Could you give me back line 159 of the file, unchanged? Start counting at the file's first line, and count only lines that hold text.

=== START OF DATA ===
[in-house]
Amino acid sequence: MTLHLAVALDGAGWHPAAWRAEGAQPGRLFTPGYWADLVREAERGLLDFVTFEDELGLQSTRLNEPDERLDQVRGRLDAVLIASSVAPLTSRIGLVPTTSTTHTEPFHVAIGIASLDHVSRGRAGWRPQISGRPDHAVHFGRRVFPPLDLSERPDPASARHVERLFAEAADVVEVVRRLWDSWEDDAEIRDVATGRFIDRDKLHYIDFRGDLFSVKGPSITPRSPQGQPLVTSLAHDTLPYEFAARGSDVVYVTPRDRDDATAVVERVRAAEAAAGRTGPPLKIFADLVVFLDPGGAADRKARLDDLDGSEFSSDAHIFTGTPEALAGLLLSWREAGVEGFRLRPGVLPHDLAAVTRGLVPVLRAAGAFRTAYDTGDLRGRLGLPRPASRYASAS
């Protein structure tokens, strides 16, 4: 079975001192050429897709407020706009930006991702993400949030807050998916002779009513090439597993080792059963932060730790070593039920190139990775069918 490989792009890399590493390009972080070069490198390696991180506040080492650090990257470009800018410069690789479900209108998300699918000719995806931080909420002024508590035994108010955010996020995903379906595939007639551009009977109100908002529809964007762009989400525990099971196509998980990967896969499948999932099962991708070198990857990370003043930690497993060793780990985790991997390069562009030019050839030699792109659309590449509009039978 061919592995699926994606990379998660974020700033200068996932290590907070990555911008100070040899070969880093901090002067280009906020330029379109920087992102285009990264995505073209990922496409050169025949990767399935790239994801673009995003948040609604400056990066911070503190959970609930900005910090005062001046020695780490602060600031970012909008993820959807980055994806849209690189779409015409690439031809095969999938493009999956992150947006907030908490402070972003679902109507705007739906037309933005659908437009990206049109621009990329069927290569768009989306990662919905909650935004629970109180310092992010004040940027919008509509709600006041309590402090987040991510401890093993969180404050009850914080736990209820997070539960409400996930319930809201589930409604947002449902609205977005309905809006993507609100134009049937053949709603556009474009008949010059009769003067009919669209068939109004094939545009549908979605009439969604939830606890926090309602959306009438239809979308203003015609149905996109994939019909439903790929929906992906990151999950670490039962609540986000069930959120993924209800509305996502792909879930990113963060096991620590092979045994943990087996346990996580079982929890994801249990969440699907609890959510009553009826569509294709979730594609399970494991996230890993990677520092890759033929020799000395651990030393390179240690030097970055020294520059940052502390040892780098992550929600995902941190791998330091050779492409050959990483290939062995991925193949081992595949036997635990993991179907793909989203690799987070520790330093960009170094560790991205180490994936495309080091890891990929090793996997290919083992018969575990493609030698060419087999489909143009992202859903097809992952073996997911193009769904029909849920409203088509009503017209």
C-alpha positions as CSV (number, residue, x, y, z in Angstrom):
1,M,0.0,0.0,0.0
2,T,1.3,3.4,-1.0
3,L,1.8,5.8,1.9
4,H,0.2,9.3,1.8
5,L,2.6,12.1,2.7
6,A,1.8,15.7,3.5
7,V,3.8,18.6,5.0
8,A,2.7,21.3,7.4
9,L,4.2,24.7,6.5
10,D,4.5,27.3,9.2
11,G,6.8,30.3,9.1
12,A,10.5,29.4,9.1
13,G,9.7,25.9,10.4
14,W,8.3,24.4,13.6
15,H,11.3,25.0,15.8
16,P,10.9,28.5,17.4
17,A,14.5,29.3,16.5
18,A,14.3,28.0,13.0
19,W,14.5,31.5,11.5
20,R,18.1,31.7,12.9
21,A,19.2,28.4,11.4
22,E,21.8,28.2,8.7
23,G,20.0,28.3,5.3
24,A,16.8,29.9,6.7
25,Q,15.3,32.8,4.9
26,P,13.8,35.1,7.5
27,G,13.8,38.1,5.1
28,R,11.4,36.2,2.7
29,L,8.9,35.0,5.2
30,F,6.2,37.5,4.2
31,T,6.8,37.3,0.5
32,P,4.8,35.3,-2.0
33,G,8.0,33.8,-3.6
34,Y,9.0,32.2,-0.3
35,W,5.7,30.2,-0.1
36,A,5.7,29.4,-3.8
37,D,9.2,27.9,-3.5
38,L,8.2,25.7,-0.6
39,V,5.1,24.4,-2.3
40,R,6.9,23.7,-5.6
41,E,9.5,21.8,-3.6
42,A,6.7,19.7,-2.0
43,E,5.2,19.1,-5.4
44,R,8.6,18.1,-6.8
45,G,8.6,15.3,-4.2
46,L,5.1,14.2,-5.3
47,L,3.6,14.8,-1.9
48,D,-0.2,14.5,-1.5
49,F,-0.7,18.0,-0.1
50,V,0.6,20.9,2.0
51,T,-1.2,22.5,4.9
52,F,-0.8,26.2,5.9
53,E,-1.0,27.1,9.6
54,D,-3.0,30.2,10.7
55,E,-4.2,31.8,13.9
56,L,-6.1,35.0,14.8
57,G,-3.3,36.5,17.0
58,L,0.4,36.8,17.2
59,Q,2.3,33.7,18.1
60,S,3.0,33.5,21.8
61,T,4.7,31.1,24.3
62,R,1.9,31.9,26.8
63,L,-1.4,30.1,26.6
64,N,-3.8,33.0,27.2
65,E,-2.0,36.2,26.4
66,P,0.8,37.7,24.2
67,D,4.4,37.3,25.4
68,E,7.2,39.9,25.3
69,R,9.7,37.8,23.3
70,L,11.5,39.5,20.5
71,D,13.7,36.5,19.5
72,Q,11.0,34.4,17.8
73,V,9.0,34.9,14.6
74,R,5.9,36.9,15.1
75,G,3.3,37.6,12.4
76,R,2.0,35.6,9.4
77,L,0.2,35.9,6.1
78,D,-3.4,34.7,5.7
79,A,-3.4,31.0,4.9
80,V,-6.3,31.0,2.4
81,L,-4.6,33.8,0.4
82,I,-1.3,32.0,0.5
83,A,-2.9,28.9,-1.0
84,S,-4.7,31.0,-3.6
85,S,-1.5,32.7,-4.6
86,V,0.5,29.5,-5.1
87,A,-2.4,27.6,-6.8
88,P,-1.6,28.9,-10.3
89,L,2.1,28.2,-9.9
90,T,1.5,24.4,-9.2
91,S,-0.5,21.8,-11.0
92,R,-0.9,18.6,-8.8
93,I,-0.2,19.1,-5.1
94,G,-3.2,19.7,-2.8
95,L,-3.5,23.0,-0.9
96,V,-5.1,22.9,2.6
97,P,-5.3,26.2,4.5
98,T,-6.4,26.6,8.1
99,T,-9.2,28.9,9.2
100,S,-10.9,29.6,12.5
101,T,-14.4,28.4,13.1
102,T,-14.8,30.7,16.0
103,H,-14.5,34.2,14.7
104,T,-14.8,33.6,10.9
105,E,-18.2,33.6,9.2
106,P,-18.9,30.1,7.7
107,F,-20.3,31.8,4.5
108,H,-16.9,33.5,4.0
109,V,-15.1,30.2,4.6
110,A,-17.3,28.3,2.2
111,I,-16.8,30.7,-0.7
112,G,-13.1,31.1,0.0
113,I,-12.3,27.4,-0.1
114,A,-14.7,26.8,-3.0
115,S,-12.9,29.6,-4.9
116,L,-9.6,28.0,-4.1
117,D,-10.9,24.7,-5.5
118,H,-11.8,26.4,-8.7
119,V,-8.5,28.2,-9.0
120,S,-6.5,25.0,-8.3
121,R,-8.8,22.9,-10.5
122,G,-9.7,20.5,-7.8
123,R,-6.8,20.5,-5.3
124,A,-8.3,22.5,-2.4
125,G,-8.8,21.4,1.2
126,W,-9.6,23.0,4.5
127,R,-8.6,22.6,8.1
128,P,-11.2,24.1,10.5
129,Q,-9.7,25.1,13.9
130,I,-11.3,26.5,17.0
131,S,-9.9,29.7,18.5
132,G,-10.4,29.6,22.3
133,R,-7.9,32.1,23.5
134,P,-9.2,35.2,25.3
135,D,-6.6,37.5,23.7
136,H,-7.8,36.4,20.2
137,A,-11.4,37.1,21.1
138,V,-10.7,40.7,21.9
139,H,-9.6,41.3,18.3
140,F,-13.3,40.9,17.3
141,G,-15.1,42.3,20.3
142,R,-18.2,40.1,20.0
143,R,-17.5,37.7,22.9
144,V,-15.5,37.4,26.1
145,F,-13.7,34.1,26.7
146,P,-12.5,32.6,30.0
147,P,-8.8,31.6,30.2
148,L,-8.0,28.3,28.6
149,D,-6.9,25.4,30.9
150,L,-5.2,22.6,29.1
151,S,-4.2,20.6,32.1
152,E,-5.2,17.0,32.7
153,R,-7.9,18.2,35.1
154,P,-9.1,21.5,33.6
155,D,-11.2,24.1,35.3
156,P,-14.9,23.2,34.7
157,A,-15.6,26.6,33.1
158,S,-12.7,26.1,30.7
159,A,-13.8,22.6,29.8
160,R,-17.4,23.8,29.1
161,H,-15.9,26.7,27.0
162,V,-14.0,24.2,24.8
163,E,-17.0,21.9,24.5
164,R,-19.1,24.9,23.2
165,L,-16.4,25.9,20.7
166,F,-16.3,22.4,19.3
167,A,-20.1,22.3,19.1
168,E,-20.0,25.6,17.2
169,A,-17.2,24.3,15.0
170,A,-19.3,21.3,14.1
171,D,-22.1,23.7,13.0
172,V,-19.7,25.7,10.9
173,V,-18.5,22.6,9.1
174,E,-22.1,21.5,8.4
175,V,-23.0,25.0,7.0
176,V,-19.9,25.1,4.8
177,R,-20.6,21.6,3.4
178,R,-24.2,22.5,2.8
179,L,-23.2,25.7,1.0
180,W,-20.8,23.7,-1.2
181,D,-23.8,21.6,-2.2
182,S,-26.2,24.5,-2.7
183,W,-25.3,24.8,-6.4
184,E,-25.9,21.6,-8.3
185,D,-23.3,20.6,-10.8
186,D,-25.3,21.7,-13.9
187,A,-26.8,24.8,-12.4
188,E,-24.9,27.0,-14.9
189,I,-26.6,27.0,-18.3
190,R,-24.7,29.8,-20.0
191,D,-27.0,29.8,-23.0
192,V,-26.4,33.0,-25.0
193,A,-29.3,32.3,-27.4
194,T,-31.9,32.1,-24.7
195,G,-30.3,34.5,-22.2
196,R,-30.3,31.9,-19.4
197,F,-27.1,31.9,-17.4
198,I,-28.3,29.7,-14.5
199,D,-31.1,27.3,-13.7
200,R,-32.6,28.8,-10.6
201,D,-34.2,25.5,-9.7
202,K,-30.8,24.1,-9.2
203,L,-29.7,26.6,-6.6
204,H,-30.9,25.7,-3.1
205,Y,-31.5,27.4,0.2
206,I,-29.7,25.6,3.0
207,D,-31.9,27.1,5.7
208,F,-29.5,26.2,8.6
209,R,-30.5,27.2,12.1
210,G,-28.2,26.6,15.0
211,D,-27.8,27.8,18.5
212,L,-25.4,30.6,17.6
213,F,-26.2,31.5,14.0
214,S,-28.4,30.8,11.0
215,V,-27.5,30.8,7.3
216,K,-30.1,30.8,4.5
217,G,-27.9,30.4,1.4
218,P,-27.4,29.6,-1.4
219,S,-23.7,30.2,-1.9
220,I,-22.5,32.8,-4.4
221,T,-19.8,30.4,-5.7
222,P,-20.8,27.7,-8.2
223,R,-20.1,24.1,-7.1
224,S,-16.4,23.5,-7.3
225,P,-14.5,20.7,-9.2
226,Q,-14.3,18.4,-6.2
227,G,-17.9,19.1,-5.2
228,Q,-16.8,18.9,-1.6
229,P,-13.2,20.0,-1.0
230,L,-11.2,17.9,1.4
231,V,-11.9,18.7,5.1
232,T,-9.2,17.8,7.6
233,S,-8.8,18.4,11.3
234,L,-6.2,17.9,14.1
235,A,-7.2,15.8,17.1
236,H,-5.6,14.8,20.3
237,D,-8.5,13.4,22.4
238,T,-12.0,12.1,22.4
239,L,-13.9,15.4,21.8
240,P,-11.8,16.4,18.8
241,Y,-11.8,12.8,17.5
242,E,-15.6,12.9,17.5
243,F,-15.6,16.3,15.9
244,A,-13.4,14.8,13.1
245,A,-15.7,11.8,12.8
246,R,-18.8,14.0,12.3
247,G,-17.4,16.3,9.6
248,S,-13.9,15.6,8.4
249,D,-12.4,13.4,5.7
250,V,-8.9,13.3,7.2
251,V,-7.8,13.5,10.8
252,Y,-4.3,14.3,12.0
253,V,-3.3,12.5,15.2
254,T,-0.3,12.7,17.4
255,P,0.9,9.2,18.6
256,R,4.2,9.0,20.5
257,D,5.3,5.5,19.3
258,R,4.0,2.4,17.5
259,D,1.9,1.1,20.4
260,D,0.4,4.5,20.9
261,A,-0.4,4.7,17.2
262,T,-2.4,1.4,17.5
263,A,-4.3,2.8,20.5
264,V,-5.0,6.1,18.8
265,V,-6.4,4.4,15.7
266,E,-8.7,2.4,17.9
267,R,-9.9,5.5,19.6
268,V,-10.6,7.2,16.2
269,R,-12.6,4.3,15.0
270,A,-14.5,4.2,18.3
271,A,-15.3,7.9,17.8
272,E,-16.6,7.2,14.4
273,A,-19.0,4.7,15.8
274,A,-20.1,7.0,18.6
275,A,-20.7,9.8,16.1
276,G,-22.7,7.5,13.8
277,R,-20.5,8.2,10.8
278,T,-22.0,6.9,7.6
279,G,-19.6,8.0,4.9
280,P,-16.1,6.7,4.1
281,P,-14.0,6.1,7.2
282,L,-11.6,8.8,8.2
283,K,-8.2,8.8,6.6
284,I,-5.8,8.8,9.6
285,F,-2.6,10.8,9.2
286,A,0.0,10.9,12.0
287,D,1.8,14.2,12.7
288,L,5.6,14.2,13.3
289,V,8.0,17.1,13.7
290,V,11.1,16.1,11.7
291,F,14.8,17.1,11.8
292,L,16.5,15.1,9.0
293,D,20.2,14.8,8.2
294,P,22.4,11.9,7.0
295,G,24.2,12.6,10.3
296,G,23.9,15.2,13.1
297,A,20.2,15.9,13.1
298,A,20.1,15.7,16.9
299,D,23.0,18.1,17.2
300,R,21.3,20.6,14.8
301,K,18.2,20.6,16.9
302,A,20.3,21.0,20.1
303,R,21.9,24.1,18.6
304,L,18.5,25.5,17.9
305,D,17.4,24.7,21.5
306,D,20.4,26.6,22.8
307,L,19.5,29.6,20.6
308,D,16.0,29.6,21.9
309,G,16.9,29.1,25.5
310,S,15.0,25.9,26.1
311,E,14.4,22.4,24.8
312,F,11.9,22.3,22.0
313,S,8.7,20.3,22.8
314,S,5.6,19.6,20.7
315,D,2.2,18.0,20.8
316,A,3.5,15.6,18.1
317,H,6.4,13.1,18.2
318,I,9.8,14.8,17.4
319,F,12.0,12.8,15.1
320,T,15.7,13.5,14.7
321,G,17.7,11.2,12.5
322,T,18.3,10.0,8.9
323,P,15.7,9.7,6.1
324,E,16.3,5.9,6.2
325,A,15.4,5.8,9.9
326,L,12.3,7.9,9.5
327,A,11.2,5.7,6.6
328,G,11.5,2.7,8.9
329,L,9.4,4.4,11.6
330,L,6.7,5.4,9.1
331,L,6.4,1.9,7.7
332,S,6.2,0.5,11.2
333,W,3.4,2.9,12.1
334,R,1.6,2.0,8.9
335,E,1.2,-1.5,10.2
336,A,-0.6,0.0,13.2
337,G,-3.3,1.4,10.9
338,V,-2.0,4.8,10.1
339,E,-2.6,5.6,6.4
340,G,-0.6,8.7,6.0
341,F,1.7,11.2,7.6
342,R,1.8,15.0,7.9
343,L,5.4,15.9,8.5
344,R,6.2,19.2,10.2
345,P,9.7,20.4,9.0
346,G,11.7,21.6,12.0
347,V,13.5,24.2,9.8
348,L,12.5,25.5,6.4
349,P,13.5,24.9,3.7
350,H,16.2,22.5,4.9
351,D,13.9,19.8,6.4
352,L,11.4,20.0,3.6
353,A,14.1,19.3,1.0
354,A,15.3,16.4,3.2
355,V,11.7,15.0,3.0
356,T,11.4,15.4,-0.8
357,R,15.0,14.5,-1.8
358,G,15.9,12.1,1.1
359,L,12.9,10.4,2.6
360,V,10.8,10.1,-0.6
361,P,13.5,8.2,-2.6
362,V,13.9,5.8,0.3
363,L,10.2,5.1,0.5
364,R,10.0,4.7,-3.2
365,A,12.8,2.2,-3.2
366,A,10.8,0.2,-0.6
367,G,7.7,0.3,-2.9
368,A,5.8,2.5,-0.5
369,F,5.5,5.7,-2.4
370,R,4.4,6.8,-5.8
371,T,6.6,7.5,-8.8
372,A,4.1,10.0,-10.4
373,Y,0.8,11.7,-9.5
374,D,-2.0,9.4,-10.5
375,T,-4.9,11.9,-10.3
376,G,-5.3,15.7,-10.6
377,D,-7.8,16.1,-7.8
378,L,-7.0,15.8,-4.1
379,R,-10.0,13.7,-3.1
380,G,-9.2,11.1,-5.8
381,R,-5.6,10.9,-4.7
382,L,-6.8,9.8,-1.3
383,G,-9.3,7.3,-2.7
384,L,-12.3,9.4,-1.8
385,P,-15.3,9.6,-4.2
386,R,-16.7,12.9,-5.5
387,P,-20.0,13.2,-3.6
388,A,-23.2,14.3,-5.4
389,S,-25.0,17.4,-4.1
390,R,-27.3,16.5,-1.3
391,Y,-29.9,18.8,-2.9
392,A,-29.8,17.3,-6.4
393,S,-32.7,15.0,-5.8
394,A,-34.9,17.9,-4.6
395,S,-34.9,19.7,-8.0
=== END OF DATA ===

155,D,-11.2,24.1,35.3